What I learnt from being in Hanoi
  • People keep their motorbikes in their houses (and they are pretty heavy)
  • They learn to ride them on little figure 8 tracks
  • Everyone seems to ride a motor bike or know how to
  • Traffic lights are indicators and “logic” has the last say (not too much coming, I can make it through)
  • Critical mass matters – motor bikes
  • Network theorists should try and understand how communication takes places between motorcyclists in Hanoi
  • Bicycles are rode elegantly even when it’s humid
  • When it rains people stop on the side of the road to get out their ponchos – so many colourful ponchos
  • Recreational areas and walking are important (so many people came out to walk or play in the evenings)
  • The city is alive at night (roller blades come out, ride-in ice cream shop, parks are full of people)
  • Markets line the street of neighbourhoods (but people would often ride rather than walk/cycle to them because that’s what they were used to)
  • Driving appears to be on the rise, especially for families with concern for babies on motor bikes
  • There is often nowhere to walk
  • The bus can be very hot and crowded and it can be hard to find out where to catch a bus (especially if you can’t read Vietnamese)
What I thought before I went

When one thinks of transport in Hanoi, one thinks of motorbikes and scooters – millions of them!  I have only learnt the basics of riding a motorbike so this will be a big shock to the system.  But I figure if all these people can do it, it mustn’t be too hard…

What does the research say about transport in Hanoi?
  • Women and poorer people are more likely to walk while men and richer people use motorised vehicles more (1)
  • On average there is one motorbike for every two residents
  • 60% of travel in Hanoi is done by motorbike and only 5% of travel is by bus (2)
  • There are almost no separate bicycle lanes and very little room on pavements for bicycles (1)
  • Almost no one drives a car (1% respondents in a recent study drove (1))
  • There are over 7 billion km of travel by road collectively driven/ridden by the people on Hanoi each year (3)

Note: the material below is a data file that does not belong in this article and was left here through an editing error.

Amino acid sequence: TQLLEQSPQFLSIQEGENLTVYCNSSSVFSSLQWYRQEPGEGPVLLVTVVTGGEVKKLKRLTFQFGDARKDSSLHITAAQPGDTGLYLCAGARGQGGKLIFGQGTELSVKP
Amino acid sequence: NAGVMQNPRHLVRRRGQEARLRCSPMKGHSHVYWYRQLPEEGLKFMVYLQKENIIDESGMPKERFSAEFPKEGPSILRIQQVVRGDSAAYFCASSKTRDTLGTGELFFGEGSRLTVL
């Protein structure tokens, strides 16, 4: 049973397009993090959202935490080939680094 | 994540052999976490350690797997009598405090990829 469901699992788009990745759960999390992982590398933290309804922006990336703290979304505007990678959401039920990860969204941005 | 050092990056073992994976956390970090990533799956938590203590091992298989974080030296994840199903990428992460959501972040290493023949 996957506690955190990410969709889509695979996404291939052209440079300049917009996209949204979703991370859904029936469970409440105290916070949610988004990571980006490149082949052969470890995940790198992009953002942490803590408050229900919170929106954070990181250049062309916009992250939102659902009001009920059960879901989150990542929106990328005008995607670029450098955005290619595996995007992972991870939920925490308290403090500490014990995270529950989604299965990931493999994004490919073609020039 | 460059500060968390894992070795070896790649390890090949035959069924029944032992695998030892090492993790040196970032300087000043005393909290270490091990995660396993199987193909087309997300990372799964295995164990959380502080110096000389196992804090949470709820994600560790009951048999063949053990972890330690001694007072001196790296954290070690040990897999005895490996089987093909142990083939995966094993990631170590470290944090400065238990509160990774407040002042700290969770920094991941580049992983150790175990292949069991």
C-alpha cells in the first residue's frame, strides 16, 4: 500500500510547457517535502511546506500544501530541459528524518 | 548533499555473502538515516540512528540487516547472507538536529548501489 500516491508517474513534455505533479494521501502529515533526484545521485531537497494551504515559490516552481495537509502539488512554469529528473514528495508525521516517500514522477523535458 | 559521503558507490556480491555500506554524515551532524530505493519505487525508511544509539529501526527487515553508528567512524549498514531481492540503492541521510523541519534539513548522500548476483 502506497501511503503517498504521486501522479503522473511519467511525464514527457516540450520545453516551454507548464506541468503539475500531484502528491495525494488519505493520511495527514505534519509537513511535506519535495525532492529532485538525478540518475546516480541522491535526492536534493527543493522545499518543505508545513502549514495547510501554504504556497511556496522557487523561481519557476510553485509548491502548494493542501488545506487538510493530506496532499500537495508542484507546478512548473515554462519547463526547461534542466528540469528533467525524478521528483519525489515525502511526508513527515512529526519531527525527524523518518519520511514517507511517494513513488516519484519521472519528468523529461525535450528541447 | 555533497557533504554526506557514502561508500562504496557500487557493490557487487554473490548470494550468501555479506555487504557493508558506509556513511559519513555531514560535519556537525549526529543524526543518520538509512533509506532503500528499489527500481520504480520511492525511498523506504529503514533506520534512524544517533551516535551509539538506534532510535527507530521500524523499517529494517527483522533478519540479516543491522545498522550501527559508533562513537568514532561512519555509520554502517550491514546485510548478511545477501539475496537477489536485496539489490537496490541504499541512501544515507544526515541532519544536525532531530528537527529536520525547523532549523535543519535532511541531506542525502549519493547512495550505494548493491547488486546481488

When am I in Hanoi and what will I be doing?

I’ll be arriving in Hanoi on 9th May by plane, so the first thing I’ll be doing is working out how to get from the airport to where I’m staying.  I’ll be in Hanoi with my friend Lauren who has lived there and we will be staying with one of her friends.  She is keen for me to meet the bike taxi drivers from near where she lived that all have amazing stories to tell.  I’m looking forward to (or completely scared to) get on a motor bike.  I might try as a pillion first.  I’m also intrigued to see how difficult it is to ride a bicycle there – especially considering how popular it once was.  I have been in touch with some people from Hanoi who have told me they’ll take me exploring transport.  One girl is studying transport, another film and one guy told me he has lots of funny stories about catching the bus.  I will hopefully be also able to find the one in a hundred person who drives in Hanoi.  I will also try and make sure I meet a range of people, women and men, rich and poor, older and younger so I get the full spectrum of transport experiences.

This is going to be my first stop so I’m going to be getting used to filming, approaching people on the street and interviewing.  I think the most difficult thing for me though is organisation and remembering to charge my batteries.  Communication will be a challenge but hopefully (with the help of translators) I’ll get to understand how a range of people in Hanoi feel about transport.  I’ll be leaving Hanoi by train two weeks or so after I arrive with hopefully many stories to tell, images to show and with awesome motor bike skills.

1. Tran & Schlyter “Gender and class in urban transport: the cases of Xian and Hanoi” Environment and Urbanization 22(2010): 139-155, doi:10.1177/0956247810363526
2. Tuan, Vu Anh, and Tetsuo Shimizu. “Modeling of household motorcycle ownership behavior in Hanoi city.” Journal of the Eastern Asia Society for Transportation Studies 6 (2005): 1751-1765.
3. http://www.gso.gov.vn/default_en.aspx?tabid=473&idmid=3&ItemID=12779